The Walking Dead: “Say the Word”
We admit, when they put little LoriSophiaCarolePatriciaEverydeadfemalecharacter in Darryl’s arms and she quieted down almost immediately, we rolled our eyes a little at the obvious ploy to get ladyboners springing all over the viewership.
We’re doing another one of our very fractured recaps here, but this was a somewhat fractured episode – although that’s not necessarily a bad thing. There are two parallel stories going on – Woodbury and the prison – and this episode only moved the plot forward slightly. Not much happened on either front. We’re a bit surprised at how well the fractured storytelling is working this season. We assumed Michonne and Andrea would be integrated into Rick’s group by now, thinking that you couldn’t tell two different stories in two different settings and keep the audience’s interest, but it’s working really well by playing against expectations. Woodbury is a prison that looks like paradise and the prison is a safe haven that’s turned out to be hell on earth – for Rick, at least.
To be honest, we found ourselves getting annoyed with Rick this episode. Pull it together, buddy. You’ve got two kids to take care of; one that’s going to starve to death unless someone does something about it and another one who’s scarred for life. Granted, if there’s one character who’s earned a little crazy time at the moment, it’s Rick.
What really made this episode appealing to us – in a pulling-teeth-out-with-pliers kind of way – was that this was the first time in a long time, possibly ever, that we looked at the main characters and thought, “Hey, we really like these people.” It had something to do with the fact that the prison group almost wordlessly came together to keep Little Asskicker alive. There was no question that she needed formula to survive and not a moment of hand-wringing over how they were going to get it and who was going to go. We especially liked it when Glen didn’t stand in Maggie’s way when she insisted on going with Darryl. He understood what it meant to her and he trusted her to do everything in her power to stay alive and come back to him. She and Darryl made a surprisingly good team in that abandoned school/daycare center and there was something about that scene with the possum, and the ease that the two of them had working as a unit that really got to us. It’s such a turnaround from last season’s in-fighting and general stupidity. There’s no way anyone can survive in this world without smartening up a bit and we appreciate that the writing conveys that without hitting us over the head with it.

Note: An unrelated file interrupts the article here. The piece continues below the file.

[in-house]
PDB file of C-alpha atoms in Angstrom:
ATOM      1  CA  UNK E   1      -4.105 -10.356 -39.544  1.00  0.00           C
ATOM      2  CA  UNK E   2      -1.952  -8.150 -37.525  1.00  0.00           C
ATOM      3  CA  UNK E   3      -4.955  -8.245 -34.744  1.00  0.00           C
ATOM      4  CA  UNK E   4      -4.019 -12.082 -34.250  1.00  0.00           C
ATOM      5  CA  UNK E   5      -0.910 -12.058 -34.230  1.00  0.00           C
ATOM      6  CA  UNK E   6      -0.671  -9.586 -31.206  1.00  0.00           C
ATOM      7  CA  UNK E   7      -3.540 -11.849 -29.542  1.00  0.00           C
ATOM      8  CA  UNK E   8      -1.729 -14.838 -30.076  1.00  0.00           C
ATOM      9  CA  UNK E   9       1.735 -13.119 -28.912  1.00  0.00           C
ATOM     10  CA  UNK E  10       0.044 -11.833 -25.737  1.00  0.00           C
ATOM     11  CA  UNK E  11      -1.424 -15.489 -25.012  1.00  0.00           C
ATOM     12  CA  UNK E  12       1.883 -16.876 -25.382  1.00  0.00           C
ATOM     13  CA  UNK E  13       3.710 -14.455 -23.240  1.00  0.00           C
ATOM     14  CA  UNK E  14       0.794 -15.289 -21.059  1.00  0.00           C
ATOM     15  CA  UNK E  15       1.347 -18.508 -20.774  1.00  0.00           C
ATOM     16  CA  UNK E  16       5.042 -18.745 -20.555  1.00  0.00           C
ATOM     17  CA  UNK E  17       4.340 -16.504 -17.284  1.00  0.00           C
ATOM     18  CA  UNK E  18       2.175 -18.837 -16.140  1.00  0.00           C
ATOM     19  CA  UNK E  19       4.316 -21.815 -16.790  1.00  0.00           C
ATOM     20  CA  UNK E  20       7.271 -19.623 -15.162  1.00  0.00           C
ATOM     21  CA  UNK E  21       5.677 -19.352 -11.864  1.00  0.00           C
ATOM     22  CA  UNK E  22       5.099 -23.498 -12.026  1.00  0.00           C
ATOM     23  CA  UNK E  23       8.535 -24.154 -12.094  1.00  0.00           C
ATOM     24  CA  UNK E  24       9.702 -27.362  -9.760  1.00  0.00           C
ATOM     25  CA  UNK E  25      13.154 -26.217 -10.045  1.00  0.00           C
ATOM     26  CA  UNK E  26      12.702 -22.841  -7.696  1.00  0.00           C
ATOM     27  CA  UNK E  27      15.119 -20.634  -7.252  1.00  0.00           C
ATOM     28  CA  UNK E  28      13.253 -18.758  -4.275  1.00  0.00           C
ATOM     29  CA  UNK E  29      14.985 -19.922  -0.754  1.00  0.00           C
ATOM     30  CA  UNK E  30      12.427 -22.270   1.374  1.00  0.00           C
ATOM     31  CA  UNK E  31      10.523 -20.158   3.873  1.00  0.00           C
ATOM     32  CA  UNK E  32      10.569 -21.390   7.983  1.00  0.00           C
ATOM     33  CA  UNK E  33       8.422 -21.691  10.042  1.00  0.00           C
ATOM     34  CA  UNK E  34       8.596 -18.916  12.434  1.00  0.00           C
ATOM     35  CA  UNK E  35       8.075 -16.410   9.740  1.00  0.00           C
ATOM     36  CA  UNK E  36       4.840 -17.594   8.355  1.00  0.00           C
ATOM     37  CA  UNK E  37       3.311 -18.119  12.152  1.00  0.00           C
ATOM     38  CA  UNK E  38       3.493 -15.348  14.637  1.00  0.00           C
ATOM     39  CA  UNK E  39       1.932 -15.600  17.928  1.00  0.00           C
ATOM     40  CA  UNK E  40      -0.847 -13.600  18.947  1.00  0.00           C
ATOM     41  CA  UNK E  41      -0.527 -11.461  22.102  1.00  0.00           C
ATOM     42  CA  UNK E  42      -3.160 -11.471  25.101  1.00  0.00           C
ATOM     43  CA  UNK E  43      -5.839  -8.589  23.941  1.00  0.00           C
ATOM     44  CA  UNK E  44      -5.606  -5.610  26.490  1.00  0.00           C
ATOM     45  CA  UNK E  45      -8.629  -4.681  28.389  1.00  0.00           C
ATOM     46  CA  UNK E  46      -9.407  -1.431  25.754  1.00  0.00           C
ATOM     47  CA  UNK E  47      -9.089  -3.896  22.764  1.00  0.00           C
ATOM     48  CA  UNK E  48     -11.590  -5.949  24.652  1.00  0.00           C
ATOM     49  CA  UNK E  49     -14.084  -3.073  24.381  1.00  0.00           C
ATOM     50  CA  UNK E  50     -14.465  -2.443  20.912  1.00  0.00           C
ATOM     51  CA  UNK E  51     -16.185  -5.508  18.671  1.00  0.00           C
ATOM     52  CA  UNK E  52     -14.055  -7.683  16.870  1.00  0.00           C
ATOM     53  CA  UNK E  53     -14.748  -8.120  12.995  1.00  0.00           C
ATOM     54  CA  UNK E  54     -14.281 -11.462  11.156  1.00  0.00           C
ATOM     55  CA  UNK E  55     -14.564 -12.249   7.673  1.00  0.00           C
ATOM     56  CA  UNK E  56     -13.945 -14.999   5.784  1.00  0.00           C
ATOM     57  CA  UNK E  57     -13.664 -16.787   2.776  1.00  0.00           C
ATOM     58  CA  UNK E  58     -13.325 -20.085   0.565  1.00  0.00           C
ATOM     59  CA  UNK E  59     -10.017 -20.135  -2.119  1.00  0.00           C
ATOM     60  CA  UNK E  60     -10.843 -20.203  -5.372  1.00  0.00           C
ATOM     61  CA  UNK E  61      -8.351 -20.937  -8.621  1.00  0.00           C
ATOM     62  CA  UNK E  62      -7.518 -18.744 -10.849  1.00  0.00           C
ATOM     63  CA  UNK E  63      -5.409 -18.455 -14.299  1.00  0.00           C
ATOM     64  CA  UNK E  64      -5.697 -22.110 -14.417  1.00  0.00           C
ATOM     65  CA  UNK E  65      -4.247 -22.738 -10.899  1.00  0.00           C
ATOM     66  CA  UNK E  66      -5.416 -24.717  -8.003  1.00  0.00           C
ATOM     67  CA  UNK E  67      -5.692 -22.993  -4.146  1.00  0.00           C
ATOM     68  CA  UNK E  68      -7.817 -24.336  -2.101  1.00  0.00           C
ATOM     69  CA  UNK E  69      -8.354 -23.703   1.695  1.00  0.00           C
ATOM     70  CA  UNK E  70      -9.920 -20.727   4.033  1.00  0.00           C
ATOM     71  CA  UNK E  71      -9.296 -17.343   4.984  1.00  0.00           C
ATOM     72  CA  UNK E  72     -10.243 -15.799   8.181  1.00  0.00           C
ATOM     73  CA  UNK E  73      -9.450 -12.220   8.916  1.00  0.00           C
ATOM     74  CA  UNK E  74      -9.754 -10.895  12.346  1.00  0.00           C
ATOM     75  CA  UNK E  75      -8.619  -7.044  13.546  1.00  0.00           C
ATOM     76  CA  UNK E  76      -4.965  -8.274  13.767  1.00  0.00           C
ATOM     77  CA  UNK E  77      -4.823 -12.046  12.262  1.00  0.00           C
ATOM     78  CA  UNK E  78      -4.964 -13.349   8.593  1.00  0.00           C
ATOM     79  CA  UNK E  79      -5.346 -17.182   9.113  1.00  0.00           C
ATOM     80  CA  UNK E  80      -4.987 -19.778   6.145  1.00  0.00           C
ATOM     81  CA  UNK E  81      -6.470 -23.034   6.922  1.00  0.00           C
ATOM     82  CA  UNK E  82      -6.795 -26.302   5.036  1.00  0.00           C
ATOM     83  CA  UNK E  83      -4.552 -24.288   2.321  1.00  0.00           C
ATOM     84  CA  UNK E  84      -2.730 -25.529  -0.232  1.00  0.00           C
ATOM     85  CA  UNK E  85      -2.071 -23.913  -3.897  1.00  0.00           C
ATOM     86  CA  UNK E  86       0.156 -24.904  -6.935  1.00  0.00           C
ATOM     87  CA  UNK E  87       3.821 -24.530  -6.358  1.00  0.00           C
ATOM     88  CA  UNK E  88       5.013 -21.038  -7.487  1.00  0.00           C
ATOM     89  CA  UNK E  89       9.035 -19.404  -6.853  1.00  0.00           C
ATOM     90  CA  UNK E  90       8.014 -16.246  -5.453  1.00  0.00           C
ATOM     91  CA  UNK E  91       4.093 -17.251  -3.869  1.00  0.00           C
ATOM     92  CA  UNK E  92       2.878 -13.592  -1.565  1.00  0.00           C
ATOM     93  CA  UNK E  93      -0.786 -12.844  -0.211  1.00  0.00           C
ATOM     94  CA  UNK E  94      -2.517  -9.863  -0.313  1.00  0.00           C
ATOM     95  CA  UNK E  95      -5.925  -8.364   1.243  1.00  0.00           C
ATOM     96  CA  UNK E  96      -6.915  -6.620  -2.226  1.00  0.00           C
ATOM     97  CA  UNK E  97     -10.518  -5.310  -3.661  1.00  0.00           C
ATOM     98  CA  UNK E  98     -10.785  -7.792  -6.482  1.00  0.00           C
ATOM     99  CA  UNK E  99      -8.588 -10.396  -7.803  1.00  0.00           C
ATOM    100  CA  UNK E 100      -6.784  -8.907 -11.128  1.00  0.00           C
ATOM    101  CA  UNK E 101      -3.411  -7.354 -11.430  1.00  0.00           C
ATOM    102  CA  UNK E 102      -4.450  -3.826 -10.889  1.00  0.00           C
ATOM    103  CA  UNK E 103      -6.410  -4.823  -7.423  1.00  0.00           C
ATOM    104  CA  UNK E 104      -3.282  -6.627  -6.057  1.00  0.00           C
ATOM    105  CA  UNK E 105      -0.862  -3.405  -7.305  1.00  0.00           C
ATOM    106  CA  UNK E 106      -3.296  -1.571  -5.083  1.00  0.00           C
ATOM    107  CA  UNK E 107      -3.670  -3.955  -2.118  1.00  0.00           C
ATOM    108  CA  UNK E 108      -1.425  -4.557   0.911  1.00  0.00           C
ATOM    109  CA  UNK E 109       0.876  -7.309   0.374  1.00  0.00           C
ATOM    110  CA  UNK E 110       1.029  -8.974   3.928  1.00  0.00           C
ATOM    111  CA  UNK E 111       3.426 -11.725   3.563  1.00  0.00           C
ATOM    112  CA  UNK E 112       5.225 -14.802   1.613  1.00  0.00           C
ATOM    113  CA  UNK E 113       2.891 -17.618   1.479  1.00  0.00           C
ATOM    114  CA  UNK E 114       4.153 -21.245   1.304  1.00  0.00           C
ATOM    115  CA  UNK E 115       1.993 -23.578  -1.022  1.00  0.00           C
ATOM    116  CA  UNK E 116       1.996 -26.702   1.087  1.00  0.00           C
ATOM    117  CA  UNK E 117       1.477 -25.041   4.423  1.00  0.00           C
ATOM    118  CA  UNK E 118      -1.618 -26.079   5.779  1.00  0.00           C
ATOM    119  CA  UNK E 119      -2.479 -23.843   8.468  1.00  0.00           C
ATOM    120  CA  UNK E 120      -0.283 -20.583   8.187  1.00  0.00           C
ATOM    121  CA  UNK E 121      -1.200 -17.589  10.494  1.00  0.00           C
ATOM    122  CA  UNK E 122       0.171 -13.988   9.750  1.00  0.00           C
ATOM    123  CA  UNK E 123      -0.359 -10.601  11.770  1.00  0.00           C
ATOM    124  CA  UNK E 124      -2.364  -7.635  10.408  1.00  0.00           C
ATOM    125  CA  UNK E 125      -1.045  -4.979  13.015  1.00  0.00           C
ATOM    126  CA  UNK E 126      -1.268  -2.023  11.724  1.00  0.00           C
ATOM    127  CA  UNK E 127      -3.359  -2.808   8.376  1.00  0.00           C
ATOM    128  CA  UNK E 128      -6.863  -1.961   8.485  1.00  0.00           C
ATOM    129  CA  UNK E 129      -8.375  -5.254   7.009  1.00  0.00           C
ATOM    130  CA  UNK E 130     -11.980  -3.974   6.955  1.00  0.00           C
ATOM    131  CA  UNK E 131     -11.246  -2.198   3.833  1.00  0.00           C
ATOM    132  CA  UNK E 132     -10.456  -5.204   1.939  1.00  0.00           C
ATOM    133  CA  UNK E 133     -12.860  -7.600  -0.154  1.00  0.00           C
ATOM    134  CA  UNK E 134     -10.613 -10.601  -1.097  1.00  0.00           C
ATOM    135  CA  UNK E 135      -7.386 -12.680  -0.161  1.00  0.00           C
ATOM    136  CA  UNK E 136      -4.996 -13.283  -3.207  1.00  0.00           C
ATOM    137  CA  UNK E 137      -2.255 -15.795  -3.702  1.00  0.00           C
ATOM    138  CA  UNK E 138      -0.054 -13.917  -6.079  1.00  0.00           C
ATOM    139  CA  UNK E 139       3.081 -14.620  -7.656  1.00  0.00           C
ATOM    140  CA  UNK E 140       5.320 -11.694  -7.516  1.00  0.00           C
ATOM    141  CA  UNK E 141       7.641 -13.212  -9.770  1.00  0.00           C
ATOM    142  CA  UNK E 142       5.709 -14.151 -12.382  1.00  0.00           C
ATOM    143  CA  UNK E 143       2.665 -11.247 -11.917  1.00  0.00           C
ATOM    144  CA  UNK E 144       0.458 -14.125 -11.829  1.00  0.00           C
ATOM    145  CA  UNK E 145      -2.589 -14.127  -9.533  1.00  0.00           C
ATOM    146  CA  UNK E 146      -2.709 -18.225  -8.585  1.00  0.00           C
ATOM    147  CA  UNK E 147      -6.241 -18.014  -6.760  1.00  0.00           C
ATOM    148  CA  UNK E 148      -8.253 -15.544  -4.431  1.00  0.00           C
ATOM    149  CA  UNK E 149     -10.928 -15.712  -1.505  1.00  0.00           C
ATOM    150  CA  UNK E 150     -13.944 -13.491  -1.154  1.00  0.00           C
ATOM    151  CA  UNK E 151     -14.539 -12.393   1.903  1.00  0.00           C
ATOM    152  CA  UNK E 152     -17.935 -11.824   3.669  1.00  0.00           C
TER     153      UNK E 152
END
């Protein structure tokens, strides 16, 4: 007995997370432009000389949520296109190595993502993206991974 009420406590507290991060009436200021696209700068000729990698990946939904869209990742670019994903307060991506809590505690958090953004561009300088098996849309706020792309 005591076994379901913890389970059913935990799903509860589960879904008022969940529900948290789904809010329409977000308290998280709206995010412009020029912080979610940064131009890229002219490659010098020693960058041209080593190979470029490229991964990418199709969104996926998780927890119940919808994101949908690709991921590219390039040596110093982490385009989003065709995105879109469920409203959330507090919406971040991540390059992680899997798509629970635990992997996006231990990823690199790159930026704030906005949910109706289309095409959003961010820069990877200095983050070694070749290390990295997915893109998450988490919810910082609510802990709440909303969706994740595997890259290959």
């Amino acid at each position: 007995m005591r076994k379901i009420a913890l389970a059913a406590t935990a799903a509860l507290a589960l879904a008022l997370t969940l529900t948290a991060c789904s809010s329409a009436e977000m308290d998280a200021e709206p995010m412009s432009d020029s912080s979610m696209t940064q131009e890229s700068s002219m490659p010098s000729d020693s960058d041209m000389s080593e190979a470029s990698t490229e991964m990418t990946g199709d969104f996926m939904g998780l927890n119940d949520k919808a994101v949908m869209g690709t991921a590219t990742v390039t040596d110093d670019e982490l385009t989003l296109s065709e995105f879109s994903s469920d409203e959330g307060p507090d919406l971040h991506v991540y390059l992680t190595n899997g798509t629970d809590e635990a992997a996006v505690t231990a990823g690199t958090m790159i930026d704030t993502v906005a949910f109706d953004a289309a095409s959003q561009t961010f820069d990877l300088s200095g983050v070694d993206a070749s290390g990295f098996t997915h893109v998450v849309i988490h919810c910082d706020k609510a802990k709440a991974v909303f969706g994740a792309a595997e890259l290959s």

And speaking of smartening up, here’s Andrea, not doing it. We’ve been annoyed with her horrible instincts, but when you cut from the horror of the prison to the relative peace of Woodbury, it’s hard not to see her point of view. Sure, she was slowly starting to realize that something wasn’t quite right in Woodbury even before she saw the gladiator games, but there was obviously a part of her that needed to tamp down her unease in exchange for some cold lemonade and a feeling of security. We can’t say we blame her all that much, even if it is a little frustrating. Besides, we have to remember that we know a lot more about the situation (although not nearly enough to figure out what the hell’s going on) than she does. On the surface, The Governor is charismatic and seems to have the best interests of the townspeople at heart, even if, under the surface, and hidden from all eyes, he’s got a room full of severed heads in fish tanks and a zombie daughter in a strait jacket.
And as for Michonne, we’re happy to say that the writers haven’t fucked this character up at all, which was something we feared greatly going into this season. She’s smart, badass, and fun to watch. Even better, we have no idea what she’s going to do next.
So yeah, not a complete story told in one hour of television, but it was still an engrossing hour, because we finally care about what happens to these people. And we never thought we’d say this, but we really hope Carole’s not dead. That right there should tell you something about how much the writing’s improved this season because she was one of the most irritating characters in a group full of irritating characters.
It’s kind of funny how no one’s really mourning Lori, though. Guess they didn’t like her anymore than we did. Well, we suppose you could call what Rick is doing at the moment “mourning, but it looks more like a case of taking a vacation from sanity for a while.
[Photo Credit: AMC]